When running an e-commerce website, downtime is the equivalent of locking your doors to the public. Not only are you not doing business, but you’re also actively pushing your customers into the arms of the competition, writes Sven Hammar, CEO of Apica Systems.
Amazon found that every 100 milliseconds of downtime cost them one percent in sales, and Google found that an extra 0,5 seconds in search page generation time dropped site traffic by 20%. Slow performance affects everything from individual transactions to customer retention, and ultimately revenue. E-commerce businesses simply cannot afford to suffer a slip in performance.
There are several failure points you have to research carefully to avoid, including having a good hosting provider and using a reliable content delivery network (CDN) to keep your traffic flowing. However, your website is your responsibility, and it’s up to you to do the load testing and proactive monitoring required–seeing problems developing early and heading them off before they take you down.
Target, for example, greeted its Black Friday shoppers with a page reading: “So sorry, but high traffic is causing delays. If you wouldn’t mind holding, we’ll refresh automatically and get things going ASAP.” With a stress test and a concurrency test, the site could have been exercised well before the busiest online shopping day of the year, and the bottlenecks and inefficiencies could have been eliminated.
Best Buy had their share of problems in 2014 when their website experienced problems through Black Friday and into the following Saturday. Instead of facilitating online business, their website failed because, according to a company statement: “BestBuy.com has experienced record levels of website traffic. This has affected site performance, and we have temporarily taken the site down in response. We are taking measures to restore full performance of the site as quickly as possible.” They, too, could have avoided this with a scalability test that would have let them know well in advance when they would reach the breaking point of their website.
It’s not just downtime that can torpedo an otherwise irresistible website. Below are five tips for e-commerce sites this holiday season.
Test all device types
This is a world full of different browsers and an assortment of mobile devices with different operating systems.
Each needs to be catered to if a website is going to be successful. Most consumers expect the same quality and speed of performance when shopping on mobile devices as they do when shopping online. Creating a set of tests that emulate desktop devices and mobile devices along with tests that emulate all of the popular web browsers can ferret out problems that might not otherwise be found.
Overlooking those tests might launch a website that works fine on an iPhone, but is terrible on a Galaxy S6. Chrome users may see a poorly-rendered page, while Firefox users are delighted with the site. Test against all device types and your site will be stable and well-rendered regardless of the device used to get there.
Load test your website
Load testing is a way to control your website’s performance during different types of load (traffic). Measure your e-commerce website’s performance during normal variations of traffic. Test regularly before, during, and after peak season to make sure you have reliable information on your website’s usual performance.
Specialised companies can test and optimize your website, simulate peak loads by using synthetic traffic, and suggest improvements. These companies usually also offer cloud-based monitoring services.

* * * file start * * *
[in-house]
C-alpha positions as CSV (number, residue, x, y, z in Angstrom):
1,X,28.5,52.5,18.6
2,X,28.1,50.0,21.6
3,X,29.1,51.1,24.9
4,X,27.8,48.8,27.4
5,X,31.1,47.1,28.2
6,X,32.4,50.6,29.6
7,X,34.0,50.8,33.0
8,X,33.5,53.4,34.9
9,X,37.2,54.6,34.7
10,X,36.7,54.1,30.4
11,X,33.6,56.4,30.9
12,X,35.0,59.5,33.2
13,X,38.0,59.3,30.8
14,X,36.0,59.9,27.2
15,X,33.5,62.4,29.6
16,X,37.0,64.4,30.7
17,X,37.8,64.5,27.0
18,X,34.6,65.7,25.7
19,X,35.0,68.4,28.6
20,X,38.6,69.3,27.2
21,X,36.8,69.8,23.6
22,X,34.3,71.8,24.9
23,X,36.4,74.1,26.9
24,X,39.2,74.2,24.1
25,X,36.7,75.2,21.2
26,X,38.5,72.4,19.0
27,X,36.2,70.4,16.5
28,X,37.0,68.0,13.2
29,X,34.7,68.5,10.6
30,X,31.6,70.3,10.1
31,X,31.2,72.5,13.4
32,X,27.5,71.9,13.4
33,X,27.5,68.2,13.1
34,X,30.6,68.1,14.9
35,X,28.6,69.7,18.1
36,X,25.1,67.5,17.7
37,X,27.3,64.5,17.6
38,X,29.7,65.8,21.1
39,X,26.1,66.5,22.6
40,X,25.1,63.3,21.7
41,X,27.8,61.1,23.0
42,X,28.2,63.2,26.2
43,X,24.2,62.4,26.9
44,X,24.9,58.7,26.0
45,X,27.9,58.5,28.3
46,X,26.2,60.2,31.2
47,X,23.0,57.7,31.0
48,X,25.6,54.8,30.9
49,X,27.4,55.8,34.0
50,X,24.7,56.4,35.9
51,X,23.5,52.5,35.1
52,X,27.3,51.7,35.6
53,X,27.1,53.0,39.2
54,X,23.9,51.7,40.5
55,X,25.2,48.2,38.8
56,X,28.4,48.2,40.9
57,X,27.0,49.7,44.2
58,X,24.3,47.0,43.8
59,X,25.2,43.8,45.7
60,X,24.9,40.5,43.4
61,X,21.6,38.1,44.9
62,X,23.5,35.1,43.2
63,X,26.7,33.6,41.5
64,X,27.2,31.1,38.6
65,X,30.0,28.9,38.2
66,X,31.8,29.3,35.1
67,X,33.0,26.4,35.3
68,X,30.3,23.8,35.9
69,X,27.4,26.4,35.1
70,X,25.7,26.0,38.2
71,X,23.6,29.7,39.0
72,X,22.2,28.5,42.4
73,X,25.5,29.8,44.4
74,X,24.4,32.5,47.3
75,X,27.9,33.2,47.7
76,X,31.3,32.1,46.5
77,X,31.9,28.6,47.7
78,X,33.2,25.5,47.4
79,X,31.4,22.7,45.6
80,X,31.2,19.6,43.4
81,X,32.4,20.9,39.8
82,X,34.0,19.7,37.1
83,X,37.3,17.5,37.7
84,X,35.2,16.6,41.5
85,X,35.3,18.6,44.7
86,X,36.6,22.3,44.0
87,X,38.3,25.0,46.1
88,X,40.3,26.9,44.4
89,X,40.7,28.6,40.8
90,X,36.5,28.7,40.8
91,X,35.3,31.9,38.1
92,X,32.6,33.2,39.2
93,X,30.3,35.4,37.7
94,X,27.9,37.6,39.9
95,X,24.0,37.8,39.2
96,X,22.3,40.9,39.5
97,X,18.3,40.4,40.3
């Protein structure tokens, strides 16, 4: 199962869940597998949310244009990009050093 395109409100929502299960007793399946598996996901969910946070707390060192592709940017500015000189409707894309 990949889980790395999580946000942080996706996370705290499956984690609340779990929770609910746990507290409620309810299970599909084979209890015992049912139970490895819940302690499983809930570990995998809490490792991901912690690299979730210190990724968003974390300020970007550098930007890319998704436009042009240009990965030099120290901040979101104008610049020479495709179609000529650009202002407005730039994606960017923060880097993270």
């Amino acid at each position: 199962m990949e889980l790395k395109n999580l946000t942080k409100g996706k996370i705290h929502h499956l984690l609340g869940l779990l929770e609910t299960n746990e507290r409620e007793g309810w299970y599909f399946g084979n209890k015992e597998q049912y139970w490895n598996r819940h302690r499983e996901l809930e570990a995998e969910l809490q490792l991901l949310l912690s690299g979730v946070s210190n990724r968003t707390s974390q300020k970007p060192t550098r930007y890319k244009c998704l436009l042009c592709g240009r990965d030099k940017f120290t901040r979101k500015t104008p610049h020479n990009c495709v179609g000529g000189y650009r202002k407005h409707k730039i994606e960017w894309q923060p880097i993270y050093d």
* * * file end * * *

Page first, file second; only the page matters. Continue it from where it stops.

Test your maximum load capacity
Without testing, it is nearly impossible to know what will happen at peak loads, like during the Christmas holiday. Scenarios that usually work flawlessly may become bottlenecks. Damage control is a test which shows what it will take to crash your website and how.
With a damage control test, you can see how your website gets back on its feet–even at full load capacity. A specialized company can give you advice on how to avoid a website crash or slow response times when the number of visitors increases dramatically.
Optimise images and videos
It might feel cool and modern to have many high-resolution images and videos on your website, but it can have a bad impact on your response times. If you do want large images on your site, make sure to invest in a system that can do short response times despite high-resolution content. Use a so-called CDN/accelerator service in order to speed up the delivery of heavy content, such as images and videos.
Know your website speed
Even during large loads of traffic, the time it takes for a visitor to download your entire website should not be more than three seconds. E-shoppers don’t have much patience. If the website is too slow, the visitor will search for the same product on a different website. If your response time is too long, you will lose both conversion and Google ranking.
We can all agree that the speed and quality of a website’s performance affects consumer trust. Similarly, waiting more than a few seconds for a website to load will negatively affect your bottom line.
Analyze how well your website holds up in comparison to your competitors: Are you faster or slower? How much money are you loosing because of bad response times and conversions?
E-commerce has become a key part of every business. Whether a business sells its goods or services over the internet or simply advertises there, having a website with spotty performance – or one that crashes due to overwhelming demand – will ensure loss of sales and prestige. Prestige can be recouped, but lost sales can never be regained. Website testing for flash crowds, sustained traffic, and various device types can help the knowledgeable merchant keep his web presence up and servicing his clientele.